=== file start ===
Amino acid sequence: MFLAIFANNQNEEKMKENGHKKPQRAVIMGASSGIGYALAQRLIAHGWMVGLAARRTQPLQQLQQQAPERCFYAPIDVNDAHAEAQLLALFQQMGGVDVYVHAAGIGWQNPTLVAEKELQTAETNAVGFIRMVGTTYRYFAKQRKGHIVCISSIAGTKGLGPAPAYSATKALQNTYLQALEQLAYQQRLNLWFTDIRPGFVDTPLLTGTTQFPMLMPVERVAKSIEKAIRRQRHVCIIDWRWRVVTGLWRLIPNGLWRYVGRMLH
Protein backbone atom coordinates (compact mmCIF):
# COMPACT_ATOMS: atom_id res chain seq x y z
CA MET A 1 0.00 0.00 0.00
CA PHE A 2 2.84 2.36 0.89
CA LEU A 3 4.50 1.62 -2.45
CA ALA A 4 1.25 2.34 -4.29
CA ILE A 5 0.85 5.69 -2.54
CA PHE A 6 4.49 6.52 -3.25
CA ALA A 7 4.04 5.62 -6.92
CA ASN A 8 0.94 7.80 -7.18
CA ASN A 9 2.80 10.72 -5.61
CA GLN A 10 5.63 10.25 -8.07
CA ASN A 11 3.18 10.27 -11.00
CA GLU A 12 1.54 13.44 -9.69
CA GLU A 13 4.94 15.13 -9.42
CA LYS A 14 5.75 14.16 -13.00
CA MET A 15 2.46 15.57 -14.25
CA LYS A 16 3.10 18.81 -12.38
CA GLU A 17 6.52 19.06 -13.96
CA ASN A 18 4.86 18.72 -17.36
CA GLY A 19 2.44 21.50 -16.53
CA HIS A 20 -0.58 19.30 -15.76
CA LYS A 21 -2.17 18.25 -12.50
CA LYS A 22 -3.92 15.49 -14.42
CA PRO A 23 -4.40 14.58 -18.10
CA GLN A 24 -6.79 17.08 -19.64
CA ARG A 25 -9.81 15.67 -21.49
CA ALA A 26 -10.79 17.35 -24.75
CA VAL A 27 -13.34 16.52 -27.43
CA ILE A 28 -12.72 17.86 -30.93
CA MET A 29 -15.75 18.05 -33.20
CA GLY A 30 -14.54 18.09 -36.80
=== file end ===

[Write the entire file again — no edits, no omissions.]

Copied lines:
Amino acid sequence: MFLAIFANNQNEEKMKENGHKKPQRAVIMGASSGIGYALAQRLIAHGWMVGLAARRTQPLQQLQQQAPERCFYAPIDVNDAHAEAQLLALFQQMGGVDVYVHAAGIGWQNPTLVAEKELQTAETNAVGFIRMVGTTYRYFAKQRKGHIVCISSIAGTKGLGPAPAYSATKALQNTYLQALEQLAYQQRLNLWFTDIRPGFVDTPLLTGTTQFPMLMPVERVAKSIEKAIRRQRHVCIIDWRWRVVTGLWRLIPNGLWRYVGRMLH
Protein backbone atom coordinates (compact mmCIF):
# COMPACT_ATOMS: atom_id res chain seq x y z
CA MET A 1 0.00 0.00 0.00
CA PHE A 2 2.84 2.36 0.89
CA LEU A 3 4.50 1.62 -2.45
CA ALA A 4 1.25 2.34 -4.29
CA ILE A 5 0.85 5.69 -2.54
CA PHE A 6 4.49 6.52 -3.25
CA ALA A 7 4.04 5.62 -6.92
CA ASN A 8 0.94 7.80 -7.18
CA ASN A 9 2.80 10.72 -5.61
CA GLN A 10 5.63 10.25 -8.07
CA ASN A 11 3.18 10.27 -11.00
CA GLU A 12 1.54 13.44 -9.69
CA GLU A 13 4.94 15.13 -9.42
CA LYS A 14 5.75 14.16 -13.00
CA MET A 15 2.46 15.57 -14.25
CA LYS A 16 3.10 18.81 -12.38
CA GLU A 17 6.52 19.06 -13.96
CA ASN A 18 4.86 18.72 -17.36
CA GLY A 19 2.44 21.50 -16.53
CA HIS A 20 -0.58 19.30 -15.76
CA LYS A 21 -2.17 18.25 -12.50
CA LYS A 22 -3.92 15.49 -14.42
CA PRO A 23 -4.40 14.58 -18.10
CA GLN A 24 -6.79 17.08 -19.64
CA ARG A 25 -9.81 15.67 -21.49
CA ALA A 26 -10.79 17.35 -24.75
CA VAL A 27 -13.34 16.52 -27.43
CA ILE A 28 -12.72 17.86 -30.93
CA MET A 29 -15.75 18.05 -33.20
CA GLY A 30 -14.54 18.09 -36.80